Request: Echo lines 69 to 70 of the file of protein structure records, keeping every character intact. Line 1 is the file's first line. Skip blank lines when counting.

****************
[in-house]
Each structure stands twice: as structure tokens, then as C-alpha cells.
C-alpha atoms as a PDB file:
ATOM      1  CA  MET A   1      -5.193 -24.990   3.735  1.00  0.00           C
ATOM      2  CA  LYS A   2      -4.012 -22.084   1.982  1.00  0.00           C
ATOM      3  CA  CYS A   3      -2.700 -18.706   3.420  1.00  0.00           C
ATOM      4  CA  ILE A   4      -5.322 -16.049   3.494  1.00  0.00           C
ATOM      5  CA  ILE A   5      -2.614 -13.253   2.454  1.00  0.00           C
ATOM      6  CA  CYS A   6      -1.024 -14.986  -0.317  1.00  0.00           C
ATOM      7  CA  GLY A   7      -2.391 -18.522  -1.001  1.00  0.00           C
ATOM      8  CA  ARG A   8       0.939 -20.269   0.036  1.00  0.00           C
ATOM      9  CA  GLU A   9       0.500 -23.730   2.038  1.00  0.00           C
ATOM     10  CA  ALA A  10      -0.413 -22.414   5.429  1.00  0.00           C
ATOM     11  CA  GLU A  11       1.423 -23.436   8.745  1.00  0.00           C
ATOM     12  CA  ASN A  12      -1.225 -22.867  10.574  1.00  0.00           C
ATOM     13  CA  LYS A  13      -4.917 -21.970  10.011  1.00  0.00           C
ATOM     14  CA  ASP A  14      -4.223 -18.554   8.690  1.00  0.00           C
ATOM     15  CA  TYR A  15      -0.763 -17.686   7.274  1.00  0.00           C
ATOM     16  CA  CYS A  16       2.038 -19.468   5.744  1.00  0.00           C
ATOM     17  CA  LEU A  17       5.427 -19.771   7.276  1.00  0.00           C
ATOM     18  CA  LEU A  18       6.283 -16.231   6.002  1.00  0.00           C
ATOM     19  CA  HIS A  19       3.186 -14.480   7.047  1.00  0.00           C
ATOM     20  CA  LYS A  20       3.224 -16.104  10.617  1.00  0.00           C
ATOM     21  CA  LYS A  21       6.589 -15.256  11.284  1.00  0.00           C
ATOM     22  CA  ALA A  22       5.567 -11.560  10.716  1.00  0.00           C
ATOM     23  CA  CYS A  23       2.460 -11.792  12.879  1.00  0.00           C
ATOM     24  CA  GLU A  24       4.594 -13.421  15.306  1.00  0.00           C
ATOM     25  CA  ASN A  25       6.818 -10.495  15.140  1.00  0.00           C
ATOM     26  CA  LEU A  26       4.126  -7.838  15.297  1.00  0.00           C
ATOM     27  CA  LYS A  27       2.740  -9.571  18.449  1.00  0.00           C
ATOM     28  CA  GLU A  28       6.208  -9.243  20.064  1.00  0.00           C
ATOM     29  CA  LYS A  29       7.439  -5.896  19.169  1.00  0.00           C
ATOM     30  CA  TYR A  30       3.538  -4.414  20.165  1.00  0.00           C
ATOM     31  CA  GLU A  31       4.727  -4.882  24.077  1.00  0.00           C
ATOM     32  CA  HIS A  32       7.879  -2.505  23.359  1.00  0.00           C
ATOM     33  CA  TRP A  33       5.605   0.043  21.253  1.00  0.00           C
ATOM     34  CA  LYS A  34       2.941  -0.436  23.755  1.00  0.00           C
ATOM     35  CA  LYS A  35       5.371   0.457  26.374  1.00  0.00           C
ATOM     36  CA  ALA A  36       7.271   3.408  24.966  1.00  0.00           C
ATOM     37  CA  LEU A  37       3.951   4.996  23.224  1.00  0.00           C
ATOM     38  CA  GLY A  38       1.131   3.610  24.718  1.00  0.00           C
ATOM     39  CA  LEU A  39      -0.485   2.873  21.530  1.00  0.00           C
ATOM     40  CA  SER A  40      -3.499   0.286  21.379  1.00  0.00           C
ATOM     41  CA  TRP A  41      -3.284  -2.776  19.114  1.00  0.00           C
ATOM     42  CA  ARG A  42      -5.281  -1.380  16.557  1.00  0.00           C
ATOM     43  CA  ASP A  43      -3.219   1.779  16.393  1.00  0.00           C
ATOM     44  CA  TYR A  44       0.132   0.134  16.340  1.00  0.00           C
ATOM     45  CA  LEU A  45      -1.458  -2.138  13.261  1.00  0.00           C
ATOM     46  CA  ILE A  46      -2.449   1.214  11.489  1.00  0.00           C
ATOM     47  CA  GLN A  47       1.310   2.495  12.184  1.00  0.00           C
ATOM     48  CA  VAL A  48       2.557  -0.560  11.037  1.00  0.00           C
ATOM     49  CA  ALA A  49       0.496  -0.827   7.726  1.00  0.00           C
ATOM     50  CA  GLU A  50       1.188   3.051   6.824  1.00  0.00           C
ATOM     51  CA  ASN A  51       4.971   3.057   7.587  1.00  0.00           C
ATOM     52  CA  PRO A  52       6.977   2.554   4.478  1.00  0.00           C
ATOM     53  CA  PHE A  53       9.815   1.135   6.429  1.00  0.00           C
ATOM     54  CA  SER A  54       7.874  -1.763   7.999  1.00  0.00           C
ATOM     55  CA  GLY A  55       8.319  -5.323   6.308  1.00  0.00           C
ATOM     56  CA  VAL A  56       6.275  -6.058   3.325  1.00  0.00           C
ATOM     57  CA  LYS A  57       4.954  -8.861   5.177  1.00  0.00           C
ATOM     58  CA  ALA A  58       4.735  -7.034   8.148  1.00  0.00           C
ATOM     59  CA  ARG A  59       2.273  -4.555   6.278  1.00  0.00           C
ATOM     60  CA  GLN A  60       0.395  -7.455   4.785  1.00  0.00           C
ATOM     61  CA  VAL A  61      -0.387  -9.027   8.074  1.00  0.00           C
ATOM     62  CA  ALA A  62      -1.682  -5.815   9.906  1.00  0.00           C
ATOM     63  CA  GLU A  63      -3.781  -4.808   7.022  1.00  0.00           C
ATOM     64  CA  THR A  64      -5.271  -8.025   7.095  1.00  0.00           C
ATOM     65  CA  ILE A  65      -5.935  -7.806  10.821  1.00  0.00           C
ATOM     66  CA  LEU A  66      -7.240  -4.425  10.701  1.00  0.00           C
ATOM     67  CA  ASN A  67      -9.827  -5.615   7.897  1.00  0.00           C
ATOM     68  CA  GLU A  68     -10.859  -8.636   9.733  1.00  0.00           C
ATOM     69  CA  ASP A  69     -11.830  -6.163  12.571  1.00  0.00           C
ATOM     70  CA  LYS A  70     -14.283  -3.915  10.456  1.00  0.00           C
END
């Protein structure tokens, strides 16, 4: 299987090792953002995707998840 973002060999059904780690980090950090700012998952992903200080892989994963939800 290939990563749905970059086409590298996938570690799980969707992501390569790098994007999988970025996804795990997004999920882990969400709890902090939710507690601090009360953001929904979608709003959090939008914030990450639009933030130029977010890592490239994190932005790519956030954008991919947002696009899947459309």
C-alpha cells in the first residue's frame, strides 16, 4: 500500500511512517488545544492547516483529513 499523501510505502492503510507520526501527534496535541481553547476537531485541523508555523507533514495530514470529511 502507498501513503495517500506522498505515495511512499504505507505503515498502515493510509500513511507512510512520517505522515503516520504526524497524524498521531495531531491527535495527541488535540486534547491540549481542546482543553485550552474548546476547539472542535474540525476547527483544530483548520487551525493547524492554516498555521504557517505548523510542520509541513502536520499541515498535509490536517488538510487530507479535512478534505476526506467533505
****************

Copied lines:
ATOM     66  CA  LEU A  66      -7.240  -4.425  10.701  1.00  0.00           C
ATOM     67  CA  ASN A  67      -9.827  -5.615   7.897  1.00  0.00           C